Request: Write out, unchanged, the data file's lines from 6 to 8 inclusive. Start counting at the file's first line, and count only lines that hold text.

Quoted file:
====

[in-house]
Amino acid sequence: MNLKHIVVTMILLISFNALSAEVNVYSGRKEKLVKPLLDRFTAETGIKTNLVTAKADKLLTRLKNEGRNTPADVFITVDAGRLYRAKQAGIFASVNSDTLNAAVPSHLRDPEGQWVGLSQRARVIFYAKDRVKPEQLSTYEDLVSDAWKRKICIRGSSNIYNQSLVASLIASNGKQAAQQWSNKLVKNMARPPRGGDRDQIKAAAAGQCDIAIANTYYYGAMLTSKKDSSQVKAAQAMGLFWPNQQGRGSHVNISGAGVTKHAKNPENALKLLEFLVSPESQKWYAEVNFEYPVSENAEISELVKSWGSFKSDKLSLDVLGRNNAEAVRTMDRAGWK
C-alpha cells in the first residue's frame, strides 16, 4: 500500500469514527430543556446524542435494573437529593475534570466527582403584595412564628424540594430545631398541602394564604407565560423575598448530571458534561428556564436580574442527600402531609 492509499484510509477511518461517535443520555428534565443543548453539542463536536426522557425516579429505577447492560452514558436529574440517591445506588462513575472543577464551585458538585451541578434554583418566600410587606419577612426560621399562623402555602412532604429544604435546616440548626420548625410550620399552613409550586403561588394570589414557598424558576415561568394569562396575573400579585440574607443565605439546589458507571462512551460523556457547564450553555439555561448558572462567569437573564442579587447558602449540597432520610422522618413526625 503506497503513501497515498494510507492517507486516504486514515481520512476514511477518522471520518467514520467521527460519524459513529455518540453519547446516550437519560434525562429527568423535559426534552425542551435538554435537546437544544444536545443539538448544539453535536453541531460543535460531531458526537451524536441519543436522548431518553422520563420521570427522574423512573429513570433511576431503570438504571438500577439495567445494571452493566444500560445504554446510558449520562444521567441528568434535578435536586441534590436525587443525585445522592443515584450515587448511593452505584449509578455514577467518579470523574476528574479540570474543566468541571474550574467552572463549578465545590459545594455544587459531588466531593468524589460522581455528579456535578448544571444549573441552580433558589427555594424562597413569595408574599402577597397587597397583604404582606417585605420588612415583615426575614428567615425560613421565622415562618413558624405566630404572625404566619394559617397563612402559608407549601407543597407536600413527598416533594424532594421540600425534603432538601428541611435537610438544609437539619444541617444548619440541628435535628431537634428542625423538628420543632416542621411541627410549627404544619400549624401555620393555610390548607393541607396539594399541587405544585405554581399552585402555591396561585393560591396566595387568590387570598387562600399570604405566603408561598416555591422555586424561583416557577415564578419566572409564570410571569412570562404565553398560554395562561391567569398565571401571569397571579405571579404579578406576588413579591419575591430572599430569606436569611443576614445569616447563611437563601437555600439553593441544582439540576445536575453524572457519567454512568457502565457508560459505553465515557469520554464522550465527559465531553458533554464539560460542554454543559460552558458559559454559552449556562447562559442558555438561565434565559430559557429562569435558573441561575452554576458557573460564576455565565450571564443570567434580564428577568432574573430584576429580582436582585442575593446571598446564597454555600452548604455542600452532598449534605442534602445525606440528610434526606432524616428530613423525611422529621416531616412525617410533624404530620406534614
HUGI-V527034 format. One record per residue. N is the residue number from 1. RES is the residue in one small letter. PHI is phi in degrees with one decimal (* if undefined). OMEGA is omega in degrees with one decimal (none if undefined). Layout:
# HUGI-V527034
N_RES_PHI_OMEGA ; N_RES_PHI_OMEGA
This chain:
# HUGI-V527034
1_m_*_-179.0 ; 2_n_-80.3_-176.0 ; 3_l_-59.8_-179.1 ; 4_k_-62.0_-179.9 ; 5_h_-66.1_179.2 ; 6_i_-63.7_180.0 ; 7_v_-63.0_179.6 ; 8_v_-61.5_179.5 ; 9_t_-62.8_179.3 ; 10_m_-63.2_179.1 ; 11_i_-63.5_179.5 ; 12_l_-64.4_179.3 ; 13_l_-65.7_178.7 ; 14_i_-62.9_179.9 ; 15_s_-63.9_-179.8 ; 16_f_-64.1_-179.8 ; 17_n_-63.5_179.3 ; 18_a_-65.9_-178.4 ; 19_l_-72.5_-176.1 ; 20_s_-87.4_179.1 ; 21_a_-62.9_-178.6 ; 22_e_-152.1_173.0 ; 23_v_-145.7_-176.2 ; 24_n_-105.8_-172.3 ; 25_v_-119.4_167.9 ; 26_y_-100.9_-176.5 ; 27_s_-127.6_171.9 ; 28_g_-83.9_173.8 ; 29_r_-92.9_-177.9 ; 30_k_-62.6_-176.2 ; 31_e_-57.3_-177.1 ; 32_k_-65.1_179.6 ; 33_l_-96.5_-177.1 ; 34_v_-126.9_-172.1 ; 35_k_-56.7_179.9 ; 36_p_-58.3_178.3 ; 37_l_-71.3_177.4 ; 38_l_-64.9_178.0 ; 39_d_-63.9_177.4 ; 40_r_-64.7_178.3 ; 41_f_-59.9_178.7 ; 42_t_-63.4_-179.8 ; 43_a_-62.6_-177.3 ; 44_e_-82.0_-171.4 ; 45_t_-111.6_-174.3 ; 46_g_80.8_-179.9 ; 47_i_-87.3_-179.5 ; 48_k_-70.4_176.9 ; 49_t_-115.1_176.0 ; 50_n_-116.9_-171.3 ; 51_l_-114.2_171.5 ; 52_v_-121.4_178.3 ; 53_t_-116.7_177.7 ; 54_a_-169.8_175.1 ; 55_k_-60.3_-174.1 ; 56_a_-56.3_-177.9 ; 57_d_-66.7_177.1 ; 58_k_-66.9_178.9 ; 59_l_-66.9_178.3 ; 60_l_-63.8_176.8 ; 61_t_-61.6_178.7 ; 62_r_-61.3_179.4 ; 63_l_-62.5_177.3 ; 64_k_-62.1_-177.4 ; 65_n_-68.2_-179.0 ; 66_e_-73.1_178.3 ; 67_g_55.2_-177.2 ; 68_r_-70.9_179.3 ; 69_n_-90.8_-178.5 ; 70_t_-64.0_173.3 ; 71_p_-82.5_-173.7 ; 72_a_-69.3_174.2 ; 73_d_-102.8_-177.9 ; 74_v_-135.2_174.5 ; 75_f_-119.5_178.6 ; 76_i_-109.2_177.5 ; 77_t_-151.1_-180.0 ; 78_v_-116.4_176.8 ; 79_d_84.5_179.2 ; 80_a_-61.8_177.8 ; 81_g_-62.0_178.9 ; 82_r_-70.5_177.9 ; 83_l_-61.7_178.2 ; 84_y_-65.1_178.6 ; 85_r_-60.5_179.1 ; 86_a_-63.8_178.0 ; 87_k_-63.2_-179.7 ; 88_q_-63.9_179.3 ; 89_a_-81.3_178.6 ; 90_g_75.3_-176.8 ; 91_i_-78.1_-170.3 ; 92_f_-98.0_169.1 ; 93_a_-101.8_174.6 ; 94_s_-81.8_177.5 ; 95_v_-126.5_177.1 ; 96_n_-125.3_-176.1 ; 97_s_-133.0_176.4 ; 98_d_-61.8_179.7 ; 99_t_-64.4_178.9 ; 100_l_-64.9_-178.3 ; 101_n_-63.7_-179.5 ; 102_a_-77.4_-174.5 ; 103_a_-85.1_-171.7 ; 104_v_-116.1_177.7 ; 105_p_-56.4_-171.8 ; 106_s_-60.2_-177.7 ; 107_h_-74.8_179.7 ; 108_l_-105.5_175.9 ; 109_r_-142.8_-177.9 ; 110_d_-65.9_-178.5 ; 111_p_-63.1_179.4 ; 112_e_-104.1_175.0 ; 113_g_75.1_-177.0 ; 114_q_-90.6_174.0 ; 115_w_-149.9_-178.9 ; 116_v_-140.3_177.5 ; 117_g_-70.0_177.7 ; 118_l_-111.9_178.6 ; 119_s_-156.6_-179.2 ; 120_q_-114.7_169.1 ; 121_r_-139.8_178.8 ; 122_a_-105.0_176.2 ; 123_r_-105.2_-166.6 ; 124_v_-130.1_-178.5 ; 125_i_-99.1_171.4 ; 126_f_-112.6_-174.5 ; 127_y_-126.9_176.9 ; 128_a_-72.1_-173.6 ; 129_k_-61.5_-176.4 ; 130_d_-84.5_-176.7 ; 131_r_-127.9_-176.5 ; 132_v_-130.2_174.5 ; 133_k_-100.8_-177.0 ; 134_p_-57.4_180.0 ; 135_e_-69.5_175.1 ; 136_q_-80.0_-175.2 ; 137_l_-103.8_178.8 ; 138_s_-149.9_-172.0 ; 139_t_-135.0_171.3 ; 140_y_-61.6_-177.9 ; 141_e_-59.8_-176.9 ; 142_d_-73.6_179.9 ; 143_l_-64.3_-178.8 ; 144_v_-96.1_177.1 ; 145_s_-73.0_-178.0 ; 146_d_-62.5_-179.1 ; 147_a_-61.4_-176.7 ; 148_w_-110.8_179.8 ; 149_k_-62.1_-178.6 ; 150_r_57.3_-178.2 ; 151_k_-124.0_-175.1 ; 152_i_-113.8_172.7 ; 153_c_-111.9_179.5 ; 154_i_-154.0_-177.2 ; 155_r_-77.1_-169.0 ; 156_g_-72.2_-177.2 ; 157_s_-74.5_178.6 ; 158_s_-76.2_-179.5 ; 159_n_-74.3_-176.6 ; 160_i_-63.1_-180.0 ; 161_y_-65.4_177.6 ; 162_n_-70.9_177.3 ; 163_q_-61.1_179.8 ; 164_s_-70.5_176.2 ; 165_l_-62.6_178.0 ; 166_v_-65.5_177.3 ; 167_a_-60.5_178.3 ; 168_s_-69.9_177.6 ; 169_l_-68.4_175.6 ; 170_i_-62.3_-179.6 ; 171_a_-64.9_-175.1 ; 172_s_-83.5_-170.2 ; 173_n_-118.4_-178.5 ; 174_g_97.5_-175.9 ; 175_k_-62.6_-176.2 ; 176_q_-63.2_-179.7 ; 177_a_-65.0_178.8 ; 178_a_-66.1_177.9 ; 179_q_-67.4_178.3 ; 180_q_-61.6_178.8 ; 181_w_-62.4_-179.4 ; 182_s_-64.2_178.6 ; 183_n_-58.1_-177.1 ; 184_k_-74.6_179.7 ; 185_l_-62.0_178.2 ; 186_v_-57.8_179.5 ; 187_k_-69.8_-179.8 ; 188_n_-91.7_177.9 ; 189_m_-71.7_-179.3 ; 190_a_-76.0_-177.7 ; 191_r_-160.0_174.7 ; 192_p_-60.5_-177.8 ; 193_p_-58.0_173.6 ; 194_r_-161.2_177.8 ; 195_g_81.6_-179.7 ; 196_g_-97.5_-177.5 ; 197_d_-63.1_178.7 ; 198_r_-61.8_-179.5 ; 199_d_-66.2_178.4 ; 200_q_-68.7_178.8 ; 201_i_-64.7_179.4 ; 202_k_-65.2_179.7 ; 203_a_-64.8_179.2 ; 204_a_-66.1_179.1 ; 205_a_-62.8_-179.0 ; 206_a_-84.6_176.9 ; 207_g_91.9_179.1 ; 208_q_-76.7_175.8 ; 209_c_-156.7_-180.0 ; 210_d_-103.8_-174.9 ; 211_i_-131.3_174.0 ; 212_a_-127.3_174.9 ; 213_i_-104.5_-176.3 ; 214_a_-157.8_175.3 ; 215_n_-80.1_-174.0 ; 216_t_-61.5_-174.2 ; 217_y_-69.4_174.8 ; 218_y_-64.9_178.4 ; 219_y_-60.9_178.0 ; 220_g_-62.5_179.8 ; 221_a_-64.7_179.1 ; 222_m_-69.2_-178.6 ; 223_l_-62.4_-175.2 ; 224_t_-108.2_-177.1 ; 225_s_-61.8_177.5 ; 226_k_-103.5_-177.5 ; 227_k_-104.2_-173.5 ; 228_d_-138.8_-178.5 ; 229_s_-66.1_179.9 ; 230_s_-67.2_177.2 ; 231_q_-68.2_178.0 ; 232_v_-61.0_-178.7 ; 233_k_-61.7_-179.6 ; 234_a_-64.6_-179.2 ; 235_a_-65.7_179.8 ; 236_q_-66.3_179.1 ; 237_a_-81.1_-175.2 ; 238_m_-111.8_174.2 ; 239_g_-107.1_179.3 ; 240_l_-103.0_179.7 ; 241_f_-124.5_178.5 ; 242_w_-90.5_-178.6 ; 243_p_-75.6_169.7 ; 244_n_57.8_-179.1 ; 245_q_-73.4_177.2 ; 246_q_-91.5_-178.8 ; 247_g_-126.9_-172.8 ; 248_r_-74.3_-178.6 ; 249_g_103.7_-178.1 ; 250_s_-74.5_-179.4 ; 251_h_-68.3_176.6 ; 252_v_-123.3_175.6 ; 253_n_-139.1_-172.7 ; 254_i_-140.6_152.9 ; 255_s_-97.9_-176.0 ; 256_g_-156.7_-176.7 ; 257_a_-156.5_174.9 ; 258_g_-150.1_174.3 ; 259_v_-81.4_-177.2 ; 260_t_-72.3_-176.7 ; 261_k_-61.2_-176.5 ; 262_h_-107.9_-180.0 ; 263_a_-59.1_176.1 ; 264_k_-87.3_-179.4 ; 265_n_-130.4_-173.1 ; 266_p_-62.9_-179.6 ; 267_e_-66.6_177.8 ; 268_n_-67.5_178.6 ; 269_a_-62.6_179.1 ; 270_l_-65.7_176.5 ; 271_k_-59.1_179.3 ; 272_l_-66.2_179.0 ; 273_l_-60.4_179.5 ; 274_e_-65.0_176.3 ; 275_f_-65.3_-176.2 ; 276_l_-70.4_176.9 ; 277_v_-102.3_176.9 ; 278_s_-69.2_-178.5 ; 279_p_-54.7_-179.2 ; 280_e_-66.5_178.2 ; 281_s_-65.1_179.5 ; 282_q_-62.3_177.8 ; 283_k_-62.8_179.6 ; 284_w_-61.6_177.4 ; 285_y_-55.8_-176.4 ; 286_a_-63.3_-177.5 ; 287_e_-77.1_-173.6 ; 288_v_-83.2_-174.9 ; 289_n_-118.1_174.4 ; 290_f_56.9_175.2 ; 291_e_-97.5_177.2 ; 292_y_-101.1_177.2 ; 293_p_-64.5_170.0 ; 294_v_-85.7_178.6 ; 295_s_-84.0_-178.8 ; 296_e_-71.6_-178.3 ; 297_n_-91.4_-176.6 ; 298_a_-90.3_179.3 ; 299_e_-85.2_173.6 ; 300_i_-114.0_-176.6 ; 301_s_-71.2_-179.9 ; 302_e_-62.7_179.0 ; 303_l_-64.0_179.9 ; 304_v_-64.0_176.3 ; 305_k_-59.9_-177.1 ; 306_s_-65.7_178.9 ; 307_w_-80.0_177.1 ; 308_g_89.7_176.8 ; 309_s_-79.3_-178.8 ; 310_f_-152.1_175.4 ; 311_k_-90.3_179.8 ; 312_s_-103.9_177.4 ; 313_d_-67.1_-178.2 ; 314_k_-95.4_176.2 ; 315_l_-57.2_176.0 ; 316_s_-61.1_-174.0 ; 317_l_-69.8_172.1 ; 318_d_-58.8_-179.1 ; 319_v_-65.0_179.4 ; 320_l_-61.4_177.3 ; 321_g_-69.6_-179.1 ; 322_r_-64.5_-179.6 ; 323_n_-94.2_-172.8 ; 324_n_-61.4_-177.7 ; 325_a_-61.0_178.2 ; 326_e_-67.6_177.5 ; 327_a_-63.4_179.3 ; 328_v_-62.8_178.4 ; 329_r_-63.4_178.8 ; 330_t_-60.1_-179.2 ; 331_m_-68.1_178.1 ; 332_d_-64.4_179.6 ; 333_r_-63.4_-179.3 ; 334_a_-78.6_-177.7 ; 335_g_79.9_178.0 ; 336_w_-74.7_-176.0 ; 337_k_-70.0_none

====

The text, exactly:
N_RES_PHI_OMEGA ; N_RES_PHI_OMEGA
This chain:
# HUGI-V527034